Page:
The references to Klahoose and Klahoose lands in the draft OCP and attached maps are incorrect, ignore our interests and presume a power to regulate our lands that the SRD does not have. The drafters of the OCP do not even show us the respect of correctly representing our status as an independent First Nation, instead incorrectly stating at p. 6 that there is a “Coast Salish Nation” of which Klahoose is a part. Coast Salish refers to broad number of Nations that share common linguistic and cultural backgrounds. There is no “Coast Salish Nation”, but rather distinct First Nations within the Coast Salish group, each of which possesses distinctive Aboriginal title and rights to their respective territories.

The draft OCP also completely fails to mention Klahoose in the section addressing archaeological and cultural resources at p. 42, an omission that is quite remarkable given that the archaeological resources in question include those left behind by our ancestors long before any European set foot on this island.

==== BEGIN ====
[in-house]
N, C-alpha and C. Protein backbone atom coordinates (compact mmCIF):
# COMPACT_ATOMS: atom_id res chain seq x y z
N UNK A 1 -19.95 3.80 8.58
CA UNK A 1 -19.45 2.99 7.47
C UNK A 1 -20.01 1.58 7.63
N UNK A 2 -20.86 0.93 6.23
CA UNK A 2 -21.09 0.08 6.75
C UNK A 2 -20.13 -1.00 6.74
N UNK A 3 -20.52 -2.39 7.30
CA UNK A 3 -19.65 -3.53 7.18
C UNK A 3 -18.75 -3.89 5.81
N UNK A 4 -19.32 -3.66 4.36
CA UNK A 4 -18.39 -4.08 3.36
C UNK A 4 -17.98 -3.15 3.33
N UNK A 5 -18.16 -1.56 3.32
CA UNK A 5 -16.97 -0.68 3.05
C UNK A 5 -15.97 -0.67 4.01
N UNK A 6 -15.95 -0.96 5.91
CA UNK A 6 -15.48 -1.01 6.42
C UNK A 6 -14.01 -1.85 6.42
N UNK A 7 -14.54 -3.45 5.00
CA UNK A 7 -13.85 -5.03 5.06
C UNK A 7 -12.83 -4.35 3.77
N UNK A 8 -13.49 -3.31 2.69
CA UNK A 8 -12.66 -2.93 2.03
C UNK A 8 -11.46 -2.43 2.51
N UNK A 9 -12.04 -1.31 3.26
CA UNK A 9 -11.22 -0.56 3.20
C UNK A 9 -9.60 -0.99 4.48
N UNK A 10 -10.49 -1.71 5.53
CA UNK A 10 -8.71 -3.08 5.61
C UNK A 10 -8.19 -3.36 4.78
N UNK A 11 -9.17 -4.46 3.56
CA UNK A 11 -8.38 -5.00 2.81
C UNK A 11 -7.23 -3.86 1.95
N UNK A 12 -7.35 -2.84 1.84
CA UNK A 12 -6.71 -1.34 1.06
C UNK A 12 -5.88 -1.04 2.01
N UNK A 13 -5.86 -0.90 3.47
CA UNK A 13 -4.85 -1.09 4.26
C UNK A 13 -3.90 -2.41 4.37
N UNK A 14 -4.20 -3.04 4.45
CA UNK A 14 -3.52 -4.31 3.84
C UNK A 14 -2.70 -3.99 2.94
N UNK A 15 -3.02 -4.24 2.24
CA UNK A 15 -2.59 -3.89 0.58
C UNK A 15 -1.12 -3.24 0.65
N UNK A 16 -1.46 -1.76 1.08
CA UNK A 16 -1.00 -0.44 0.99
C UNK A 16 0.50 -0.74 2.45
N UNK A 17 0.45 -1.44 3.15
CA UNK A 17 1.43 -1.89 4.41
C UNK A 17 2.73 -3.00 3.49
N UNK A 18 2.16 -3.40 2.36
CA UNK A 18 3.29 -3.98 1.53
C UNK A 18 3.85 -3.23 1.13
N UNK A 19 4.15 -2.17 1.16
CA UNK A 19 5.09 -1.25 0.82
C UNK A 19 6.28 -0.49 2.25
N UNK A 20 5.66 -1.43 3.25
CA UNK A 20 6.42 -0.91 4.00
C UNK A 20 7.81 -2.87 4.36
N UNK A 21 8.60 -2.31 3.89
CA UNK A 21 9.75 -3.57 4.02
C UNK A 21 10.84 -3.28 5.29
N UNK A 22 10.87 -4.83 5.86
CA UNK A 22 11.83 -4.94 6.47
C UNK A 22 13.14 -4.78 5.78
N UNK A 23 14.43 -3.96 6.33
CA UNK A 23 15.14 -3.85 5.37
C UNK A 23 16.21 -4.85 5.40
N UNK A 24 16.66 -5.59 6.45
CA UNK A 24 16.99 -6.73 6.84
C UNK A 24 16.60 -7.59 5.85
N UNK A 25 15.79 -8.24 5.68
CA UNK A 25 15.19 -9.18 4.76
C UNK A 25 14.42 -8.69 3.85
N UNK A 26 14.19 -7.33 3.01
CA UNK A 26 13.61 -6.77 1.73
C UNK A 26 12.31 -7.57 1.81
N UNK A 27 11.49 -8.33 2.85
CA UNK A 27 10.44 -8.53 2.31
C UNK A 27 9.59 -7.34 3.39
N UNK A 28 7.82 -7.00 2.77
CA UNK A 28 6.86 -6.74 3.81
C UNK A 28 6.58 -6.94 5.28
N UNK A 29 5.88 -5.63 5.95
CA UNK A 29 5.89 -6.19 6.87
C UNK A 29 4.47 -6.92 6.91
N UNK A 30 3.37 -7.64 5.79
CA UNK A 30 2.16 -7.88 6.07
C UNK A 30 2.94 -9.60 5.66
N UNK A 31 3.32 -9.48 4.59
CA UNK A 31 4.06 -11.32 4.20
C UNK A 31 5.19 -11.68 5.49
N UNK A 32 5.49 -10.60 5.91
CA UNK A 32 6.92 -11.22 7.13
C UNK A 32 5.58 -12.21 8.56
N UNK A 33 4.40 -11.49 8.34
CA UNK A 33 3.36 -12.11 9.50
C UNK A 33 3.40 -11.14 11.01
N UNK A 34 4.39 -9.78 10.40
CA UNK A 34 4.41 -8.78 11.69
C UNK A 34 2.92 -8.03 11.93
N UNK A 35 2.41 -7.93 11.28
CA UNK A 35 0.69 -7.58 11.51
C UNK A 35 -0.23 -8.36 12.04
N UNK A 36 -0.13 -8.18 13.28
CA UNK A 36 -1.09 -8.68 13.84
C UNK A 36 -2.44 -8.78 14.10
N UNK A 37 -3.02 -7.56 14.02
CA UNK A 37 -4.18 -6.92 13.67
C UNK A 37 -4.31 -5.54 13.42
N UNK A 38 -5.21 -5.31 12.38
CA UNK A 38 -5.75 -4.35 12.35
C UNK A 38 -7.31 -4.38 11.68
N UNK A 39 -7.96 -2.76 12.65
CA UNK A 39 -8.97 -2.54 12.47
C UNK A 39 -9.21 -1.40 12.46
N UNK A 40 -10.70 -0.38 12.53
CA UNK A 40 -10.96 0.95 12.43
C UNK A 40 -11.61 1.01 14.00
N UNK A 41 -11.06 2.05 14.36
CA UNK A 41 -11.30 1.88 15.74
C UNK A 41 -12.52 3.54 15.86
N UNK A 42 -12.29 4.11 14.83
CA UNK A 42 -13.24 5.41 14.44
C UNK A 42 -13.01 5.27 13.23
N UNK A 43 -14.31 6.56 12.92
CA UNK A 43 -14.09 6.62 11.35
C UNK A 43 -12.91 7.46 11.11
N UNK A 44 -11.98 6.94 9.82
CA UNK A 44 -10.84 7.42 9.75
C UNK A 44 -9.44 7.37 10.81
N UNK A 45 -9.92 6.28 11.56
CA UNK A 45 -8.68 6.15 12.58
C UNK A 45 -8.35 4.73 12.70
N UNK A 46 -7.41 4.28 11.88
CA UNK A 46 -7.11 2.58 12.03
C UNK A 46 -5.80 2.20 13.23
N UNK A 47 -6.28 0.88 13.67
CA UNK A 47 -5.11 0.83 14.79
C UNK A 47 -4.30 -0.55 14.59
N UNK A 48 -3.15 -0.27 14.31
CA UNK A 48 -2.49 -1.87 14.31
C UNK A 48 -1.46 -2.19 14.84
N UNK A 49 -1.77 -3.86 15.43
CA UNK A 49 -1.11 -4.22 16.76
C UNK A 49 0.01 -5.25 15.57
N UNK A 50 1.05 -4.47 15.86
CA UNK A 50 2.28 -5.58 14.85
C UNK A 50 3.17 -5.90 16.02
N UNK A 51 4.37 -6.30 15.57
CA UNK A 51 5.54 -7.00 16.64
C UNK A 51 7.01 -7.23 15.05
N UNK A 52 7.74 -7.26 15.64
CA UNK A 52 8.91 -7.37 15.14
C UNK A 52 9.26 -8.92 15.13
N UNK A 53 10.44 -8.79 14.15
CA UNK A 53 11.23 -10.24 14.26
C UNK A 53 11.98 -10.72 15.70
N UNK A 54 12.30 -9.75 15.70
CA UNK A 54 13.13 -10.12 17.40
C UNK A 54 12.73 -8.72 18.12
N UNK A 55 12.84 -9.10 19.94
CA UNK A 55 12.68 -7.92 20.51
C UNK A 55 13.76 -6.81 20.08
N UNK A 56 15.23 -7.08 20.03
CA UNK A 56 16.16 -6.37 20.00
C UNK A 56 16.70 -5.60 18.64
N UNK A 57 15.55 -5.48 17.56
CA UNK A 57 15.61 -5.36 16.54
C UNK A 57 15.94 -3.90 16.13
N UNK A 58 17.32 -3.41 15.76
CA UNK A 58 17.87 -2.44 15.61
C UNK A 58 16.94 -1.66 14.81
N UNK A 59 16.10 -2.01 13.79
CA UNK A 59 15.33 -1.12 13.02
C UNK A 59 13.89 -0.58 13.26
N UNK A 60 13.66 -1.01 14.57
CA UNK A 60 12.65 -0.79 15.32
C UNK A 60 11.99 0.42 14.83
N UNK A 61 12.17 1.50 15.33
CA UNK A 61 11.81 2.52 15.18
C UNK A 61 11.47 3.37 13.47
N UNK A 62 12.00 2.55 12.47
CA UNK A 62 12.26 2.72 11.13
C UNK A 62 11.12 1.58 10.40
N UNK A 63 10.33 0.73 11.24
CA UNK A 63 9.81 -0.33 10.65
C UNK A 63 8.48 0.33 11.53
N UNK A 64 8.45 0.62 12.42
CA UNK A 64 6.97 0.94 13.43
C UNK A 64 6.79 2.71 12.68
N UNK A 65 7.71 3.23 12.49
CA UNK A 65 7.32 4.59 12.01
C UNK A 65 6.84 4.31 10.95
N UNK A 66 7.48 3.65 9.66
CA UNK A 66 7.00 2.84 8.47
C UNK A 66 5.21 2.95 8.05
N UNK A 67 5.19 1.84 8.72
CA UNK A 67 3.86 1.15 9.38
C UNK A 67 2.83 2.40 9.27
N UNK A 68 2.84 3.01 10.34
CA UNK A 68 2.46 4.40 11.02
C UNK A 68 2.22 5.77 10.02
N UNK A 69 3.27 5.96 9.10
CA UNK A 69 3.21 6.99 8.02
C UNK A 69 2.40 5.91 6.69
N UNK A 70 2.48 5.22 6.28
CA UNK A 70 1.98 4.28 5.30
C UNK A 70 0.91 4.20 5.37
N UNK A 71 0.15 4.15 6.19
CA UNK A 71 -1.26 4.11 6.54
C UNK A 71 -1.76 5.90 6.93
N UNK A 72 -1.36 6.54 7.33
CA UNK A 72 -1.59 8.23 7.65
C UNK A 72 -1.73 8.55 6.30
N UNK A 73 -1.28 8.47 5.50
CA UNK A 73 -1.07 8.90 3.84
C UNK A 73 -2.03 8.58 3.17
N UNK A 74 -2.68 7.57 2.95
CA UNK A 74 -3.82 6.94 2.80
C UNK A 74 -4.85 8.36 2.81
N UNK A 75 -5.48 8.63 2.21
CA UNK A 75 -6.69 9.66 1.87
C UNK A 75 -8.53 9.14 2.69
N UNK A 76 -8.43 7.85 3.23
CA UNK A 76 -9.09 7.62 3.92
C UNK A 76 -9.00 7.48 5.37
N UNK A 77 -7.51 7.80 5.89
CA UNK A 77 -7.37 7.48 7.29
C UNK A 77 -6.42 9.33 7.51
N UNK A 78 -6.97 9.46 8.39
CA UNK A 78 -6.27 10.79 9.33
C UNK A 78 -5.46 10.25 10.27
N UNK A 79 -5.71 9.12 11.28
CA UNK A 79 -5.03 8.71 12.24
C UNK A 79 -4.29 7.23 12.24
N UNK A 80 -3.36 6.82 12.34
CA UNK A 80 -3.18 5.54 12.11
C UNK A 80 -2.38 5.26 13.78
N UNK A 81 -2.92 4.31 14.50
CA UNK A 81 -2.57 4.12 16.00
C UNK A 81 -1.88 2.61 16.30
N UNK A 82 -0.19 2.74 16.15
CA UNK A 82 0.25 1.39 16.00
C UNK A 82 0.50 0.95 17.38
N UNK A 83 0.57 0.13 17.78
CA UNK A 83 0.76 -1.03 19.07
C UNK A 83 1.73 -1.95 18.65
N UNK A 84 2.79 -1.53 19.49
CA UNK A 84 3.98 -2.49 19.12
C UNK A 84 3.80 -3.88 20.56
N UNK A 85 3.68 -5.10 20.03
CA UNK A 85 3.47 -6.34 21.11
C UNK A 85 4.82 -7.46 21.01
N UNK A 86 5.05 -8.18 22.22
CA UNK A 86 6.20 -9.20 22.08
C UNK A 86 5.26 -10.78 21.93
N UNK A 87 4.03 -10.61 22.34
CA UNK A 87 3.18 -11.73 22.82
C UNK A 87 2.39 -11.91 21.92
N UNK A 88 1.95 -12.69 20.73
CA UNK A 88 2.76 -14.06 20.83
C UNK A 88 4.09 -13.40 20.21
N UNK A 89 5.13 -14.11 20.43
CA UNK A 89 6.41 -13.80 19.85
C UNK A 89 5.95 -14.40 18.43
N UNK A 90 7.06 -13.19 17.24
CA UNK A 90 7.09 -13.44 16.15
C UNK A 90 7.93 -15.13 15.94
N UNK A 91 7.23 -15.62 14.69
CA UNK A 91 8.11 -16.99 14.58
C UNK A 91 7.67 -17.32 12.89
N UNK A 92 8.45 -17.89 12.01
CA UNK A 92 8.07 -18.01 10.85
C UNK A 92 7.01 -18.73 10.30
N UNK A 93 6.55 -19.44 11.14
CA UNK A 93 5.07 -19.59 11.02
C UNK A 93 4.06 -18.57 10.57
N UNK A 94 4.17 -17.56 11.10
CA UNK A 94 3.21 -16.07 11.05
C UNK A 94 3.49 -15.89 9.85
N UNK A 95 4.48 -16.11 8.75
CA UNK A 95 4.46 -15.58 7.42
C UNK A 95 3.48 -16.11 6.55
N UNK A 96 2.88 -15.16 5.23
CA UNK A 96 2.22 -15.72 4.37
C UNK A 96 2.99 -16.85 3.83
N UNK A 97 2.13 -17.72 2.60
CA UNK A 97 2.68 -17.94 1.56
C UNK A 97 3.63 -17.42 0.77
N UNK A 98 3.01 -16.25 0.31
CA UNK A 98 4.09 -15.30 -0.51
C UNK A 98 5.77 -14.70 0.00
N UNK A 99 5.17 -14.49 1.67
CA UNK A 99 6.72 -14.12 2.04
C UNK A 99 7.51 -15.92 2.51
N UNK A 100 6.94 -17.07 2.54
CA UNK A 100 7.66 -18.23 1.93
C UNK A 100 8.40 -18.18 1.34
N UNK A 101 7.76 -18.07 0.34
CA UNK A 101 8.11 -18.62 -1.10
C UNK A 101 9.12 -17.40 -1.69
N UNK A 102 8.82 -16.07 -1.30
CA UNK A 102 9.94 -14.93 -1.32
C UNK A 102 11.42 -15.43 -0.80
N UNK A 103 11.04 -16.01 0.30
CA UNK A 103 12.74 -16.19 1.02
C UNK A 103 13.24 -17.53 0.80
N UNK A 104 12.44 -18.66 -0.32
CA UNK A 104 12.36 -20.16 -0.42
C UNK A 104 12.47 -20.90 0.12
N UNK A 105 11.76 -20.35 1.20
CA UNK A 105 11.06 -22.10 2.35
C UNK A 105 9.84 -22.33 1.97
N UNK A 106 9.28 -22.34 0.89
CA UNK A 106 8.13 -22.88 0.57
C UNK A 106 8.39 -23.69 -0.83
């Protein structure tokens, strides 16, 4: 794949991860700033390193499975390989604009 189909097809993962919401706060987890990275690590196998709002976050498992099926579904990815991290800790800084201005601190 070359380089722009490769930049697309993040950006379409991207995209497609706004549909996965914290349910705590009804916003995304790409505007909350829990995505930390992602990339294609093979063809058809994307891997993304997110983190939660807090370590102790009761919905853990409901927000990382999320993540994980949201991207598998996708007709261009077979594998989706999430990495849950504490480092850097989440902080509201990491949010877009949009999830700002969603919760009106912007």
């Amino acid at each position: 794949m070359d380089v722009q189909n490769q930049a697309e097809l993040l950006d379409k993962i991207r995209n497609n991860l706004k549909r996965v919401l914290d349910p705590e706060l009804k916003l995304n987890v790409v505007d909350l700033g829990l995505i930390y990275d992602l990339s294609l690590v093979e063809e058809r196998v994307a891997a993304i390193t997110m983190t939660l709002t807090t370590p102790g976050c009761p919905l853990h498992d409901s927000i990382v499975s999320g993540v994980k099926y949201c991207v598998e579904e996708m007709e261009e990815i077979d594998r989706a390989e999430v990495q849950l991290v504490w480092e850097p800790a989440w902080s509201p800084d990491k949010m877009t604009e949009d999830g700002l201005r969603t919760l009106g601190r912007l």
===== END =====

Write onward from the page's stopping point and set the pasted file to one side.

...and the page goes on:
The maps attached to the draft OCP reflect a fundamental misapprehension of the capacity of the SRD to regulate our reserve lands. Both the general map and DP map purport to “zone” our lands, first as ALR lands and secondly as “Sustainable Wilderness” lands. We find it remarkable that the SRD would prepare maps that not only fail to acknowledge and identify our reserve lands, but actually go so far as to propose a unilateral assertion of zoning powers over those lands. We had thought that all of the progress made in acknowledging and respecting Aboriginal peoples would have made such paternalistic gestures a thing of the past, but apparently we are wrong at least in the case of the SRD.